MagnetsPlace magnets to satisfy the clues and avoid like poles touching
MapColour the map so that adjacent regions are never the same colour
MinesFind all the mines without treading on any of them
NetRotate each tile to reassemble the network
NetslideSlide a row at a time to reassemble the network
PalisadeDivide the grid into equal-sized areas in accordance with the clues
PatternFill in the pattern in the grid, given only the lengths of runs of black squares
PearlDraw a single closed loop, given clues about corner and straight squares
PegsJump pegs over each other to remove all but one
RangePlace black squares to limit the visible distance from each numbered cell
RectanglesDivide the grid into rectangles with areas equal to the numbers
Same GameClear the grid by removing touching groups of the same colour squares
SignpostConnect the squares into a path following the arrows
SinglesBlack out the right set of duplicate numbers
SixteenSlide a row at a time to arrange the tiles into order
SlantDraw a maze of slanting lines that matches the clues
SoloFill in the grid so that each row, column and square block contains one of every digit
TentsPlace a tent next to each tree
TowersComplete the latin square of towers in accordance with the clues
TracksFill in the railway track according to the clues
TwiddleRotate the tiles around themselves to arrange them into order
UndeadPlace ghosts, vampires and zombies so that the right numbers of them can be seen in mirrors
UnequalComplete the latin square in accordance with the > signs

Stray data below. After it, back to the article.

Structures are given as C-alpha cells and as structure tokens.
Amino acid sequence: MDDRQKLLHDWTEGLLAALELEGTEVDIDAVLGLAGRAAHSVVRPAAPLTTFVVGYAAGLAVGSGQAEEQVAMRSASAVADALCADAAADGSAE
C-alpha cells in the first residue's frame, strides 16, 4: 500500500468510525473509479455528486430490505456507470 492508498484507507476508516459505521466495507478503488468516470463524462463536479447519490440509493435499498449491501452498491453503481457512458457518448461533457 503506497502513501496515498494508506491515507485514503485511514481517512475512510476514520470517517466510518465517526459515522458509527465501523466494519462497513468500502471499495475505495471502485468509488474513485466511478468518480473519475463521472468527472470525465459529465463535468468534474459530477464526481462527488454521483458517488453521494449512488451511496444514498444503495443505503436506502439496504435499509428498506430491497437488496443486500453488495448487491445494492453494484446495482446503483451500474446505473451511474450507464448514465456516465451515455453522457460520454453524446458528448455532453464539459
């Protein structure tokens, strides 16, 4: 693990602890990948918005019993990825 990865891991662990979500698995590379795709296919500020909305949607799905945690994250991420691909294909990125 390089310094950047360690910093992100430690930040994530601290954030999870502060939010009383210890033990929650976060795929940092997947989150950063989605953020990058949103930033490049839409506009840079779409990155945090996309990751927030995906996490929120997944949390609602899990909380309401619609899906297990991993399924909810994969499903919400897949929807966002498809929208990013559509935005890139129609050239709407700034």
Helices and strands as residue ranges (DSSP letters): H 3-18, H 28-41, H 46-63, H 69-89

UnrulyFill in the black and white grid to avoid runs of three
UntangleReposition the points so that the lines do not cross

Below is a short tutorial showing you how to download and compile the latest source code for this game, and the other 38 games in the puzzle collection. The tutorial takes place in Linux, using the Ubuntu 17.10 distribution, but the procedure will be the same, or very similar, for other Linux distributions.

If you find the videos helpful, please give them each a like and subscribe to our YouTube channel.

Besides the main 3 operating system, the puzzle collection has also been ported by contributors to Palm, Android, Symbian 60, iPhone, iPad, and the Windows Store.

Homepage: www.chiark.greenend.org.uk/~sgtatham/puzzles/
Developer: Simon Tatham, Richard Boulton, James Harvey, Mike Pinna, Jonas Kölker, Dariusz Olszewski, Michael Schierl, Lambros Lambrou, Bernd Schmidt, Steffen Bauer, Lennard Sprong, and Rogier Goossens
License: MIT
Written in: C, Java, JavaScript

One Comment

  • airdrik says:

    Great writeup. I like that you threw in there some more of the background that I wasn’t as familiar with
    Thanks for throwing this in here.

    As I mentioned in the other blog post, each puzzle is procedurally generated, so there’s an unending supply of new puzzles to do.
    Some of the puzzle games have varying levels of difficulty (besides the size of the grid) which may range from trivial to mind-bending.
    There are also no high scores, no timers, no push to finish-as-fast-as-you can or to beat-your-previous-best, so they’re great to just leave up in the background somewhere for when you have a couple of minutes to kill or for when you want a challenging puzzle to work through or think about without the pressure of a timer ticking off the time you’ve spent.